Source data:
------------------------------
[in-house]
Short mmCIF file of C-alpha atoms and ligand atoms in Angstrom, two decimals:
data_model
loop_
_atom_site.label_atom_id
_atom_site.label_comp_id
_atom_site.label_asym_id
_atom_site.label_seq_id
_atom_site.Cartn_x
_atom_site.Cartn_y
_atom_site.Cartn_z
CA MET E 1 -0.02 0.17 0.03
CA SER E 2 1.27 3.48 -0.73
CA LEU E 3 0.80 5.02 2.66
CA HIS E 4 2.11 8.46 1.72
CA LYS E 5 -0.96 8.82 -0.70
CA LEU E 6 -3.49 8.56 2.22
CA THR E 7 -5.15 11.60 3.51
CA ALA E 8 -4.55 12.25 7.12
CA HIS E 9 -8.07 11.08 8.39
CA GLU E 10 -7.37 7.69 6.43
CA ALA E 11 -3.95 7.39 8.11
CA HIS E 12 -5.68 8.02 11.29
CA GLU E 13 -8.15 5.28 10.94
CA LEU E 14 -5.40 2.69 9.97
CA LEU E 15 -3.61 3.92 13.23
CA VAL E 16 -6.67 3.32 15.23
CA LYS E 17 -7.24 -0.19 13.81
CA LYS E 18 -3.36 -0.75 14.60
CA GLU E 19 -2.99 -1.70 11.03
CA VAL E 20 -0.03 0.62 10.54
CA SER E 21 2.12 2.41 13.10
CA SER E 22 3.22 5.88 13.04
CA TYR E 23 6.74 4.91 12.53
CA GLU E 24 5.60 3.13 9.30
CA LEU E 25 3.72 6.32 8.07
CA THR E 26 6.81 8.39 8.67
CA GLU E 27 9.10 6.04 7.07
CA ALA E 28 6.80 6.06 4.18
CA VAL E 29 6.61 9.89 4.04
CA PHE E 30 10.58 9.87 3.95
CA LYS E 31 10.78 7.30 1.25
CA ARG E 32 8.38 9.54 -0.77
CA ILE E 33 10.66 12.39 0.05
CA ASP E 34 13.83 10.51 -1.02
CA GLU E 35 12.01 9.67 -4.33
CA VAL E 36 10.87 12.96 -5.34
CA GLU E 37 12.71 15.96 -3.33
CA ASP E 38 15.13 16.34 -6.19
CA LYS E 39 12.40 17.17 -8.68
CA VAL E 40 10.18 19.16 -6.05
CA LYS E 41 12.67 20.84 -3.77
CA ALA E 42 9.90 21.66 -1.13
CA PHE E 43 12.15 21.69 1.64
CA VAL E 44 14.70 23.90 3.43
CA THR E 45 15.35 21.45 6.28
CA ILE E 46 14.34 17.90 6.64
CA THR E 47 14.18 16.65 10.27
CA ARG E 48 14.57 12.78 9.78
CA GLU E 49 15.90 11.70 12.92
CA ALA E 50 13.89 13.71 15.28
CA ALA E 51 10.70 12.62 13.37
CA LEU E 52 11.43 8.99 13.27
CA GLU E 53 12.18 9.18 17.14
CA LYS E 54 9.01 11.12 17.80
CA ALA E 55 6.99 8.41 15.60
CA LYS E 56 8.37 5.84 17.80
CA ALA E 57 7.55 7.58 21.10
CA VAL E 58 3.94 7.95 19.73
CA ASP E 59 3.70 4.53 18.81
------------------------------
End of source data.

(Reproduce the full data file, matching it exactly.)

[in-house]
Short mmCIF file of C-alpha atoms and ligand atoms in Angstrom, two decimals:
data_model
loop_
_atom_site.label_atom_id
_atom_site.label_comp_id
_atom_site.label_asym_id
_atom_site.label_seq_id
_atom_site.Cartn_x
_atom_site.Cartn_y
_atom_site.Cartn_z
CA MET E 1 -0.02 0.17 0.03
CA SER E 2 1.27 3.48 -0.73
CA LEU E 3 0.80 5.02 2.66
CA HIS E 4 2.11 8.46 1.72
CA LYS E 5 -0.96 8.82 -0.70
CA LEU E 6 -3.49 8.56 2.22
CA THR E 7 -5.15 11.60 3.51
CA ALA E 8 -4.55 12.25 7.12
CA HIS E 9 -8.07 11.08 8.39
CA GLU E 10 -7.37 7.69 6.43
CA ALA E 11 -3.95 7.39 8.11
CA HIS E 12 -5.68 8.02 11.29
CA GLU E 13 -8.15 5.28 10.94
CA LEU E 14 -5.40 2.69 9.97
CA LEU E 15 -3.61 3.92 13.23
CA VAL E 16 -6.67 3.32 15.23
CA LYS E 17 -7.24 -0.19 13.81
CA LYS E 18 -3.36 -0.75 14.60
CA GLU E 19 -2.99 -1.70 11.03
CA VAL E 20 -0.03 0.62 10.54
CA SER E 21 2.12 2.41 13.10
CA SER E 22 3.22 5.88 13.04
CA TYR E 23 6.74 4.91 12.53
CA GLU E 24 5.60 3.13 9.30
CA LEU E 25 3.72 6.32 8.07
CA THR E 26 6.81 8.39 8.67
CA GLU E 27 9.10 6.04 7.07
CA ALA E 28 6.80 6.06 4.18
CA VAL E 29 6.61 9.89 4.04
CA PHE E 30 10.58 9.87 3.95
CA LYS E 31 10.78 7.30 1.25
CA ARG E 32 8.38 9.54 -0.77
CA ILE E 33 10.66 12.39 0.05
CA ASP E 34 13.83 10.51 -1.02
CA GLU E 35 12.01 9.67 -4.33
CA VAL E 36 10.87 12.96 -5.34
CA GLU E 37 12.71 15.96 -3.33
CA ASP E 38 15.13 16.34 -6.19
CA LYS E 39 12.40 17.17 -8.68
CA VAL E 40 10.18 19.16 -6.05
CA LYS E 41 12.67 20.84 -3.77
CA ALA E 42 9.90 21.66 -1.13
CA PHE E 43 12.15 21.69 1.64
CA VAL E 44 14.70 23.90 3.43
CA THR E 45 15.35 21.45 6.28
CA ILE E 46 14.34 17.90 6.64
CA THR E 47 14.18 16.65 10.27
CA ARG E 48 14.57 12.78 9.78
CA GLU E 49 15.90 11.70 12.92
CA ALA E 50 13.89 13.71 15.28
CA ALA E 51 10.70 12.62 13.37
CA LEU E 52 11.43 8.99 13.27
CA GLU E 53 12.18 9.18 17.14
CA LYS E 54 9.01 11.12 17.80
CA ALA E 55 6.99 8.41 15.60
CA LYS E 56 8.37 5.84 17.80
CA ALA E 57 7.55 7.58 21.10
CA VAL E 58 3.94 7.95 19.73
CA ASP E 59 3.70 4.53 18.81